By Jeremy Wallace
Is investing an art or a science? If you want to succeed in investing, does it take a set formula or skill and talent? Over the past century, many of the world’s leading economists have studied the art—or science—of investing. Dozens of investing theories, models, and systems have been created, most of them requiring a PhD to understand. But when it comes to learning how to invest, sometimes it’s best to turn to the people who actually do it for a living, the people who are putting the theories into practice and seeing the results (or lack thereof). People like Peter Lynch.
From 1977 through 1990, Lynch ran one of the most successful mutual funds ever, posting an average annual return of 29%. Over his career, Lynch shared many investing principles, but there are seven in particular that all investors should keep in mind. (1) On that note, take a look at Peter Lynch’s 7 rules of investing.
1. Know What You Own
The investment world can get confusing. It’s not surprising, then, that 40% of Americans don’t know how their investments are allocated. (2) With a plethora of options, like a 60-40 or 50-50 breakdown of stocks and bonds, target date funds, and actively or passively managed funds, it’s easy to get overwhelmed. Instead of getting caught up in the confusion, invest in companies, industries, and funds you understand well. What do they do? Who uses their goods or services? Is it a company you would want to do business with yourself?
2. Prediction Is Futile
Wouldn’t it be wonderful to have a crystal ball to predict where the markets will go or what the economy will do? Unfortunately, it’s not that simple. Don’t worry about what you can’t control. Channel that energy into focusing on the factors you can impact, such as the types of companies or funds you invest in, how much you save, etc.
3. Take Your Time
You may want to check financial tasks off your to-do list in a hurry, but remember, investing isn’t a race. You have plenty of time to do your research and find outstanding companies to invest in. Follow the tortoise’s example, not the hare’s.
4. Avoid Long Shots
Investing isn’t gambling, either. While we have no control over the markets, we do have control over how much risk we take on. The level of risk you take should correspond to your age, time horizon, and goals. Your portfolio isn’t the place for speculation or bets. For that, head to Vegas.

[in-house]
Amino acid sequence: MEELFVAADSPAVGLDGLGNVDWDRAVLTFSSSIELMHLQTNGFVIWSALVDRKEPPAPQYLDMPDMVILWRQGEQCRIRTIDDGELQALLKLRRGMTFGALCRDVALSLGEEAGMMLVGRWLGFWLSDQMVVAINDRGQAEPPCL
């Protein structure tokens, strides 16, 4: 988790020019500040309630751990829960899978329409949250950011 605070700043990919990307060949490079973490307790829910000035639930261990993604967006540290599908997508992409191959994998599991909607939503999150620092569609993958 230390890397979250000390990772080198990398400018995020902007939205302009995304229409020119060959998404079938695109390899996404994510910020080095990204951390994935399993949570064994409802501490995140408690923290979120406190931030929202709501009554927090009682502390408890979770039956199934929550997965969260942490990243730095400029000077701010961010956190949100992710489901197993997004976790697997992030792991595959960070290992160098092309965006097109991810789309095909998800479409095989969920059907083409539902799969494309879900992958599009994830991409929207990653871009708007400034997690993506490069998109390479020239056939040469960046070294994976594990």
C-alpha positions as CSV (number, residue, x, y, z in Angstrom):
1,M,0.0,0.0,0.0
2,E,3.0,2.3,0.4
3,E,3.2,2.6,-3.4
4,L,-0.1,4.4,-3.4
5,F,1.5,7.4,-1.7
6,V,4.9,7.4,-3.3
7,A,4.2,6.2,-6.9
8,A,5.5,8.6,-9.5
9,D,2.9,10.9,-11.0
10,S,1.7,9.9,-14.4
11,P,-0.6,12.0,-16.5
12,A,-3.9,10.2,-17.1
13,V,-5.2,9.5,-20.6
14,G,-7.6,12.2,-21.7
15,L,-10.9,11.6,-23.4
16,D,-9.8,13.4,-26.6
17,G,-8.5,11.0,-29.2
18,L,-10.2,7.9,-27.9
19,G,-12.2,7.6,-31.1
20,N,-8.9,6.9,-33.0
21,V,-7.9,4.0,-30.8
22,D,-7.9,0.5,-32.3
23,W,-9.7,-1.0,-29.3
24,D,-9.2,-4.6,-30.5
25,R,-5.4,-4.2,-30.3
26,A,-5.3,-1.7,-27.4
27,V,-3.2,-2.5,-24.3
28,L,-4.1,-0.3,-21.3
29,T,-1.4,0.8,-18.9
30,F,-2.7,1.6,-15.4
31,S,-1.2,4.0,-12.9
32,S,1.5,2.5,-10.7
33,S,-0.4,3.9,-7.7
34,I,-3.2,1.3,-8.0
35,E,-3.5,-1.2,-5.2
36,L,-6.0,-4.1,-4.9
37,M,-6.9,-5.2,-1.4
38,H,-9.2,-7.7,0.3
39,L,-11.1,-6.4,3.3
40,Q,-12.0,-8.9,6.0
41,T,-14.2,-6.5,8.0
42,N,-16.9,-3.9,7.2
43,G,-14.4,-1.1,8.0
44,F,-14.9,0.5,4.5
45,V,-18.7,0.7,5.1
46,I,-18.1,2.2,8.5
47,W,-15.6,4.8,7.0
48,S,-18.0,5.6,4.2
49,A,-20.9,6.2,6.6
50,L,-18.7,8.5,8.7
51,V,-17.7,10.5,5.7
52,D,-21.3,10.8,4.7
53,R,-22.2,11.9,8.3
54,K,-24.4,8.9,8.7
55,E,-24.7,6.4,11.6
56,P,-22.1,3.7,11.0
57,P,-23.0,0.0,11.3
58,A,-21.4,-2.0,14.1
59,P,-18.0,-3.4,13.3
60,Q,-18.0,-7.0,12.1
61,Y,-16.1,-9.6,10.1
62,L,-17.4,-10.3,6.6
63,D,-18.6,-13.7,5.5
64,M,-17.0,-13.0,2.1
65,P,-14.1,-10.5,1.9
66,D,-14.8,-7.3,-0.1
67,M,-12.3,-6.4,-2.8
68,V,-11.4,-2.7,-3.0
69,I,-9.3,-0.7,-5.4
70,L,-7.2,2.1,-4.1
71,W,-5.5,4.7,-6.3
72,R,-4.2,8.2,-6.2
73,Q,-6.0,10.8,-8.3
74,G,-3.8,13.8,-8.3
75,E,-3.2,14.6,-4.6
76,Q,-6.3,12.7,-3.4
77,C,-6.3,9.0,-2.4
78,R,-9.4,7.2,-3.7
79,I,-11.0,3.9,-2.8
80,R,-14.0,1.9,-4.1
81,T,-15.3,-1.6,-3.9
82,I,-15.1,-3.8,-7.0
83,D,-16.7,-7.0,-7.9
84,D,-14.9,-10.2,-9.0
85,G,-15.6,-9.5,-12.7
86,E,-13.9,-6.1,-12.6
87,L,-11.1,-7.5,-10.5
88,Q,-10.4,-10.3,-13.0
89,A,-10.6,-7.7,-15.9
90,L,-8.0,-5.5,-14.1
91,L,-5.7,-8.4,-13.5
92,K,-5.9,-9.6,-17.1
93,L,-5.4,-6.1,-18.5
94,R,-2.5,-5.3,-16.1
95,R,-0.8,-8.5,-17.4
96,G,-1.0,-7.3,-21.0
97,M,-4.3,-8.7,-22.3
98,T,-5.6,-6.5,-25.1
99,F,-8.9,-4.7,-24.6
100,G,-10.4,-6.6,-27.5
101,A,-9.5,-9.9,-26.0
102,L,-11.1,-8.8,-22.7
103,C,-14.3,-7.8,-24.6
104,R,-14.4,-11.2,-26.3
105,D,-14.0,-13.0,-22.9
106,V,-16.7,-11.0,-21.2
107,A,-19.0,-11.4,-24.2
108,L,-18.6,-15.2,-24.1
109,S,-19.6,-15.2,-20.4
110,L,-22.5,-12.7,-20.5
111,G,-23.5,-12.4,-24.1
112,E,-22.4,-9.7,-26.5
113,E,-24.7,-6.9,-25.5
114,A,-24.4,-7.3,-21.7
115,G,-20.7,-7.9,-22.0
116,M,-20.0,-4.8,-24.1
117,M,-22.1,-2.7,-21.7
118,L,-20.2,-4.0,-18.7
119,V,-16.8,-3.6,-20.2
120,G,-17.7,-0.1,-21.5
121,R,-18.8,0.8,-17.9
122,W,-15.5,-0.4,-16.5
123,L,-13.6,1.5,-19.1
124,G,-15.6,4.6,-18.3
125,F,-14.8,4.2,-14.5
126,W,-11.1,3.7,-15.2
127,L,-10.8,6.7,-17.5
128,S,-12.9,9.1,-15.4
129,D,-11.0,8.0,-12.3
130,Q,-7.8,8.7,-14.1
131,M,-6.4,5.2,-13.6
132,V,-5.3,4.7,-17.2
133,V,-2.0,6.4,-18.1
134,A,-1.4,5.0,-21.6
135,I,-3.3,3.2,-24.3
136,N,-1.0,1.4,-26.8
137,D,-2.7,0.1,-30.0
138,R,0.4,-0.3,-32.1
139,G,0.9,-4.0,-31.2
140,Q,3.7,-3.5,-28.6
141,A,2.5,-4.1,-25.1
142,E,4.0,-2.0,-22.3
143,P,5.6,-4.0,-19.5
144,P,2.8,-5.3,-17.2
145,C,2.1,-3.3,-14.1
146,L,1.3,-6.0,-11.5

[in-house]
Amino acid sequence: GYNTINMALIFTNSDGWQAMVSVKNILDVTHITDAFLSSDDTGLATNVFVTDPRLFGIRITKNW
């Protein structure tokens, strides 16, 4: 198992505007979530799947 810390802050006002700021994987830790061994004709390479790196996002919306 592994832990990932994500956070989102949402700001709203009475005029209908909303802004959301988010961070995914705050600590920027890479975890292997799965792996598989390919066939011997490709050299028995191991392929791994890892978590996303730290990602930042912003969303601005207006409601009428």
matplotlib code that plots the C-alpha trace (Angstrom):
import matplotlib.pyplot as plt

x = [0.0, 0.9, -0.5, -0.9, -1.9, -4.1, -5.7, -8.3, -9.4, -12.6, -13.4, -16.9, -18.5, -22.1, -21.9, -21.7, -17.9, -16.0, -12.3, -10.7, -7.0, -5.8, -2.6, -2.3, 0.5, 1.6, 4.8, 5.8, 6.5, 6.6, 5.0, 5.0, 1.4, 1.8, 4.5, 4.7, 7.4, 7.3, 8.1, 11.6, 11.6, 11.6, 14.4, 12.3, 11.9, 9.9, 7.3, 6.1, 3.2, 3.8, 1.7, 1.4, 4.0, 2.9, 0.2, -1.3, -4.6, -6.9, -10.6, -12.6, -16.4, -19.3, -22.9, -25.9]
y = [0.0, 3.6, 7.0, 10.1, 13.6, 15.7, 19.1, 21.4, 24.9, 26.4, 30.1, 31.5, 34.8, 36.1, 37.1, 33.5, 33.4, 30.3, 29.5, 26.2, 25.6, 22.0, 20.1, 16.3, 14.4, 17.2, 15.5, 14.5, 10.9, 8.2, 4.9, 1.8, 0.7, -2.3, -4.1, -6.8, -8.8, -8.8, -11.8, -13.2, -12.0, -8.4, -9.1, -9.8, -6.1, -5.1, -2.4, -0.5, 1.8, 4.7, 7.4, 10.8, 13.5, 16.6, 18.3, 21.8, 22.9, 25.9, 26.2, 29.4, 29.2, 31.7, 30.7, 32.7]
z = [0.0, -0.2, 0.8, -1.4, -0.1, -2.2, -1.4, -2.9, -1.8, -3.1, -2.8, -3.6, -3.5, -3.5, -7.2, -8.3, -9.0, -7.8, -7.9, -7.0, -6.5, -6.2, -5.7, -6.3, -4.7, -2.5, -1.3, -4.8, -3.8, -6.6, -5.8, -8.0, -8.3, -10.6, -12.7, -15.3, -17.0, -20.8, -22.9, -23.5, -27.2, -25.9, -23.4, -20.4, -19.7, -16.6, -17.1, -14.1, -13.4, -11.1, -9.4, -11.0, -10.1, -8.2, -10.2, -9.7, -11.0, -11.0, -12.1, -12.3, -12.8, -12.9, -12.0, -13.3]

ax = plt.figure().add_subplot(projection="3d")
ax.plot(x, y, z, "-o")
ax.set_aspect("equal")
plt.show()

5. Buy Good Companies
We often hear stories about someone who took a risk and invested in an unknown, up-and-coming company and hit it big later, but this is just another form of gambling. Invest in companies that have proven management, a strong business model, and that sell things people actually use.
6. Learn From Your Mistakes
When you look back on the past, are you filled with regret at how you made bad investments or took advice from the wrong source? Even the greatest investors sometimes get things wrong. When that happens, accept it humbly and try to determine how you can improve. Instead of dwelling on what you wish you could have done differently, learn from your mistakes, reflecting on what worked and what didn’t. Then take your newfound insight and wisdom and move forward.
7. Before You Buy, Be Able To Explain
A good rule of thumb in investing is to make sure you actually understand what you are investing in. Before investing, can you explain to a family member what you’re buying and why? Can you describe how that company or fund works? If not, take your time, do more research, and cover your bases. This is your hard-earned money we’re talking about.
Rules To Live (Or Invest) By
Ultimately, all investing comes with risk, and there is no strategy or rule that guarantees success. But some risks are avoidable and some are not. These seven investing rules can help you make smart, simple investment decisions. And best of all, you don’t need a PhD to understand them!
If you are ready to take control of your money and stay informed about your investments, our team at Wallace Hart Capital Management would be happy to meet with you and discuss how we can help. To get started, contact us at 859.300.3030 or request an appointment online today!
Jeremy Wallace is founder and chief investment officer at Wallace Hart Capital Management, an independent financial services firm committed to offering comprehensive advice and customized services. Jeremy has 20 years of experience in the financial industry and is passionate about helping clients preserve and enhance their wealth so they can pursue their passions. Jeremy graduated from Emory University with a degree in international economics and a certificate in financial planning. Outside of the office, Jeremy spends most of his free time with his wife, Julie, and their three children, Isabel, Lincoln, and Reid. He is an avid Chicago Cubs baseball fan, and he enjoys golfing with his wife and traveling with his family. Learn more about Jeremy by connecting with him on LinkedIn.
(1)”The Greatest Investors: Peter Lynch” https://www.investopedia.com/university/greatest/peterlynch.asp